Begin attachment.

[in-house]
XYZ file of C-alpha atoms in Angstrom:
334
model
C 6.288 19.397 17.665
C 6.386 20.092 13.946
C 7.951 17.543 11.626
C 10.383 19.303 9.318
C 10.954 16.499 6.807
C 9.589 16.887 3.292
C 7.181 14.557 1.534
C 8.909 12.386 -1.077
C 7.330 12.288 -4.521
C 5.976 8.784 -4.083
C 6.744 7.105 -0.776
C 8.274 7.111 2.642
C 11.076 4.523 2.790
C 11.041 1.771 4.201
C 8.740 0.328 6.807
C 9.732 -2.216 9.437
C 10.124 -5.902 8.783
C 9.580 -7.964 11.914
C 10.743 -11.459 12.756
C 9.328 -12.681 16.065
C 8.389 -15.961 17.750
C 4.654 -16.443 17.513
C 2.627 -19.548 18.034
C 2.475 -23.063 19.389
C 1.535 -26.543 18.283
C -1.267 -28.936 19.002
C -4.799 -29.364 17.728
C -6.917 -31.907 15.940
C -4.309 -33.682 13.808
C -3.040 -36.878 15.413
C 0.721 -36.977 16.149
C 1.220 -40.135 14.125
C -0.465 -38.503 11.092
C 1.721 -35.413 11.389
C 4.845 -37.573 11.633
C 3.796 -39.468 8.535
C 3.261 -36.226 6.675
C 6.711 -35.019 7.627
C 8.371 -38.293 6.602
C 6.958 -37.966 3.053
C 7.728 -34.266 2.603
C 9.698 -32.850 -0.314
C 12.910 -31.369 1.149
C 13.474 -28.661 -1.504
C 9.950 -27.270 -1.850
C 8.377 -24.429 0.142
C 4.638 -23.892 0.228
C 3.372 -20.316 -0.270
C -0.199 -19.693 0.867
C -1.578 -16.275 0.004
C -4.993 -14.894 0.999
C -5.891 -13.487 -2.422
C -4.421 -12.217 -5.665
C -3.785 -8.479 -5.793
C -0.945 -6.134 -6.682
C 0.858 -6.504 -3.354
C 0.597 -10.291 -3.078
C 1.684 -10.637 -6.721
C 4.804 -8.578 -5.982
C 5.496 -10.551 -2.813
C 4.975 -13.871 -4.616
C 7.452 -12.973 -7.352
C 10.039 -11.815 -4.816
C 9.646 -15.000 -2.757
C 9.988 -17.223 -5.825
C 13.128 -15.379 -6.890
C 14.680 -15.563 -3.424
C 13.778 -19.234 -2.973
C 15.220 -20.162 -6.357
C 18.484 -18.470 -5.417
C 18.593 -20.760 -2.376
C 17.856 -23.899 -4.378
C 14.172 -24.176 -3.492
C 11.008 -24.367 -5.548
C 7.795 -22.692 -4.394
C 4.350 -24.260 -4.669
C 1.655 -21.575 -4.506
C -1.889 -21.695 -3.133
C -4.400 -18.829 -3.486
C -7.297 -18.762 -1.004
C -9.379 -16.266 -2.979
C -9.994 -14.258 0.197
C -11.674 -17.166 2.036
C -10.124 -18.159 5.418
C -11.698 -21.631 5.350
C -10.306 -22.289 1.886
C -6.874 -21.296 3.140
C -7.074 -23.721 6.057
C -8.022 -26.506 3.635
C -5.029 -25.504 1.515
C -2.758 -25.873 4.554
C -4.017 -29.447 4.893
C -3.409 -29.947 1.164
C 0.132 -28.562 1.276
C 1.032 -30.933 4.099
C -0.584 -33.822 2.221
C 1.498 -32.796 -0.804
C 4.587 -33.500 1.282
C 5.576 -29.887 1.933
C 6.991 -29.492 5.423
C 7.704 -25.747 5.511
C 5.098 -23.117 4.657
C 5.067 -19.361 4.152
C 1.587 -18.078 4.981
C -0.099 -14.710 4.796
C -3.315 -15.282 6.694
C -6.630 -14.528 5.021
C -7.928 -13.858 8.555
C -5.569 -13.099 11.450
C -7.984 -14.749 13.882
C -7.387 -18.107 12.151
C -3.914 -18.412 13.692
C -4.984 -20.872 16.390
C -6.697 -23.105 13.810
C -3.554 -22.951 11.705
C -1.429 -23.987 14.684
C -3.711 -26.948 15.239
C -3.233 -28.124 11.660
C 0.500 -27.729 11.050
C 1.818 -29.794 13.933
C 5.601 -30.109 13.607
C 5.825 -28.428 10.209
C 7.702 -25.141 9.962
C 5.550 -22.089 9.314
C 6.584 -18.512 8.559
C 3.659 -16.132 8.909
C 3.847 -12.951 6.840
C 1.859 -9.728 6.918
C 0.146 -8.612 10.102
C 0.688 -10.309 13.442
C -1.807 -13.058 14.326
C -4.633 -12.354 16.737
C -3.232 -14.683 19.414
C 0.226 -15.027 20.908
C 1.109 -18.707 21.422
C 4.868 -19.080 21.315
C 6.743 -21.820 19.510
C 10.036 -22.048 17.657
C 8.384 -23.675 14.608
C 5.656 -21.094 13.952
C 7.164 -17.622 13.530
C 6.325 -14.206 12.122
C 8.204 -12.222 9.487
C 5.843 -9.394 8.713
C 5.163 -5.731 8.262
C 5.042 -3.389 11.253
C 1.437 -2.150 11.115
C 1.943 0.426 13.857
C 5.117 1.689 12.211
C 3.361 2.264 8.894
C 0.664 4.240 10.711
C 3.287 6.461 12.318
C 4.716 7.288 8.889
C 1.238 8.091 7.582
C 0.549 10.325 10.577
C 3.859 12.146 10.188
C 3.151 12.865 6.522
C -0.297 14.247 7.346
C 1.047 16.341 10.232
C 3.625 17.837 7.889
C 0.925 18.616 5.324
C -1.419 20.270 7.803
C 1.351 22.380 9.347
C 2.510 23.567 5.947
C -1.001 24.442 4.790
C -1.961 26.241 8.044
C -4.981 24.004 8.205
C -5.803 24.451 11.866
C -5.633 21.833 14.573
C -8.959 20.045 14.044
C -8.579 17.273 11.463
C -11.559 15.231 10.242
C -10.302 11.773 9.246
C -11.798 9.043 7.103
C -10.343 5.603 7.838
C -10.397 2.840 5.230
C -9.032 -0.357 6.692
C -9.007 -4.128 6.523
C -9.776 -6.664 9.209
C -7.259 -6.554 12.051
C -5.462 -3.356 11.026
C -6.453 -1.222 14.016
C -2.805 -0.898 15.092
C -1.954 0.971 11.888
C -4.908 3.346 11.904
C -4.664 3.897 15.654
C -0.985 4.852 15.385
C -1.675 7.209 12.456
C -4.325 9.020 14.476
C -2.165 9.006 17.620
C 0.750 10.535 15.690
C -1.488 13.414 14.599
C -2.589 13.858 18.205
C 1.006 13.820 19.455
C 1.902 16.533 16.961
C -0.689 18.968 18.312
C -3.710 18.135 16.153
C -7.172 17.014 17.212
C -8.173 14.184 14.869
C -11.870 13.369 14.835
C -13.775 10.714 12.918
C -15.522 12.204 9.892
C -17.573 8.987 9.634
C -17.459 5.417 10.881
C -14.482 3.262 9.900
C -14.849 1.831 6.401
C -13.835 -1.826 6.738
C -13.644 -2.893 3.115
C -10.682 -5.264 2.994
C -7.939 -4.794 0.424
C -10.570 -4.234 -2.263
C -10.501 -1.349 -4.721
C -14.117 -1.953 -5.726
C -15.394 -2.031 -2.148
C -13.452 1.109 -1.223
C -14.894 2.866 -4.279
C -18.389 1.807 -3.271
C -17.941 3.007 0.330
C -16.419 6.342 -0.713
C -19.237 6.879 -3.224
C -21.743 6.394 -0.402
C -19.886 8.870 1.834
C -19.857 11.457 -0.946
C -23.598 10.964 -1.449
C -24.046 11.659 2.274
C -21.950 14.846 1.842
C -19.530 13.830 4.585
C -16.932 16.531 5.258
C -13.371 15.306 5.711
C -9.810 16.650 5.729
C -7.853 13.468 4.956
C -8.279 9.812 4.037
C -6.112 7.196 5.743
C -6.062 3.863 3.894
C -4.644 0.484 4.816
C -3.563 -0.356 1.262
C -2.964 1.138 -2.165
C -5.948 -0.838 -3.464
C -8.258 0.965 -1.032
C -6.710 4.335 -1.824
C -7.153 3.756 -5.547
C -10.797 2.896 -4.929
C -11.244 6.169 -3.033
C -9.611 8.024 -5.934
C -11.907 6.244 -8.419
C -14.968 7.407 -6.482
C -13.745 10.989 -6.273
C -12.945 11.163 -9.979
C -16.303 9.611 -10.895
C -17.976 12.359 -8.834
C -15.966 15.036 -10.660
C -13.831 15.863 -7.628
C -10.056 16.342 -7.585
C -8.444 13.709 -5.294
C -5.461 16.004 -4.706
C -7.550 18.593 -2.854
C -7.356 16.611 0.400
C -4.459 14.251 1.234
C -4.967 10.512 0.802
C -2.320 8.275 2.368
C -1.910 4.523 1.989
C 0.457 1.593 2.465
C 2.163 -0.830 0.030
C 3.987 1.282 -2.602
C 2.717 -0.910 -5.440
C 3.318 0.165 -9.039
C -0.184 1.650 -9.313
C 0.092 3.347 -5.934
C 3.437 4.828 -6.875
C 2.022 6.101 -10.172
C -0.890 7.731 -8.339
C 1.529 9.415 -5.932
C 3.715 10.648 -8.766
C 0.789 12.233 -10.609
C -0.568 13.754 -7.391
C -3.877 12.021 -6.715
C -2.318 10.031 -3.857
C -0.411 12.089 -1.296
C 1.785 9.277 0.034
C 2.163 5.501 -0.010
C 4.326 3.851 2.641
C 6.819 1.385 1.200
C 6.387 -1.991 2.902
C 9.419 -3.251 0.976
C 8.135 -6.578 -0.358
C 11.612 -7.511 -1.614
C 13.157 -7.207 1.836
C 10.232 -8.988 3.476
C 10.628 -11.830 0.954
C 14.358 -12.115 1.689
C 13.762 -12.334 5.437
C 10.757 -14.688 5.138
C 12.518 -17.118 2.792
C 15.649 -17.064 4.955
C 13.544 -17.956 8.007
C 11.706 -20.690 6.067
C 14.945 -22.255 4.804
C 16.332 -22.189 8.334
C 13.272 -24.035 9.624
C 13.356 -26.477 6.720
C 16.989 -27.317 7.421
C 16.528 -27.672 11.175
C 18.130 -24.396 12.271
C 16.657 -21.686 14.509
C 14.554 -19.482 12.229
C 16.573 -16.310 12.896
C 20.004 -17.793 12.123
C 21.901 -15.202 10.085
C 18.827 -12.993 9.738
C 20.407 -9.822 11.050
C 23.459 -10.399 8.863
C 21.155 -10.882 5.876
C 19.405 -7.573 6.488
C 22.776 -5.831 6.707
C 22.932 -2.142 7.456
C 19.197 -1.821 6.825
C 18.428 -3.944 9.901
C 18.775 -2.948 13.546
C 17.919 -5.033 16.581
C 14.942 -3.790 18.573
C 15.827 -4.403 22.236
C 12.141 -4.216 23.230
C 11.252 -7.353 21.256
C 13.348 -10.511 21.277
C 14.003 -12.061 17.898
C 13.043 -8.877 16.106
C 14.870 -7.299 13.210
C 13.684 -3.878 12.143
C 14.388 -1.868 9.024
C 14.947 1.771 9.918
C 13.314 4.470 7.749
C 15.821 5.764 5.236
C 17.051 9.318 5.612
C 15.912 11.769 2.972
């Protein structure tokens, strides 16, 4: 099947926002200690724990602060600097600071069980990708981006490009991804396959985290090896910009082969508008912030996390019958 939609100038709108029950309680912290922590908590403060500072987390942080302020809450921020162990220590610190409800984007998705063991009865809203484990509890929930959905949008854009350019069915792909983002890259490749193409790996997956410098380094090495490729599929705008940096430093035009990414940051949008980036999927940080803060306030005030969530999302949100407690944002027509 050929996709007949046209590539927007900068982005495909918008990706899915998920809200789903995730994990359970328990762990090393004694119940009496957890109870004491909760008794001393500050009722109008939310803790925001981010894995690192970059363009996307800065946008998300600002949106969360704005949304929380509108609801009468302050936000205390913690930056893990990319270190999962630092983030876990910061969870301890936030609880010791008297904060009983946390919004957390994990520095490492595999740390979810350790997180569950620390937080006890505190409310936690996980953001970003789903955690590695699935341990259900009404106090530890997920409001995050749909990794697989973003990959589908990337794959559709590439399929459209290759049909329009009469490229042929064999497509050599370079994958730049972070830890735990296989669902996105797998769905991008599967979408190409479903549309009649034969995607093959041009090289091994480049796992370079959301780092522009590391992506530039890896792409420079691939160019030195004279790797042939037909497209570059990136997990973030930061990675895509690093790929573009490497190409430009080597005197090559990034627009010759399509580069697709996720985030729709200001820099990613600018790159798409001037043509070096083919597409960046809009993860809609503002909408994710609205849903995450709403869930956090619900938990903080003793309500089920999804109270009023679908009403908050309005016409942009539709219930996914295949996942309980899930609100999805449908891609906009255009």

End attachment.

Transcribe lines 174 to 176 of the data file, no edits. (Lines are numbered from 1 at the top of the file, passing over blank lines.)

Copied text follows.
C -8.959 20.045 14.044
C -8.579 17.273 11.463
C -11.559 15.231 10.242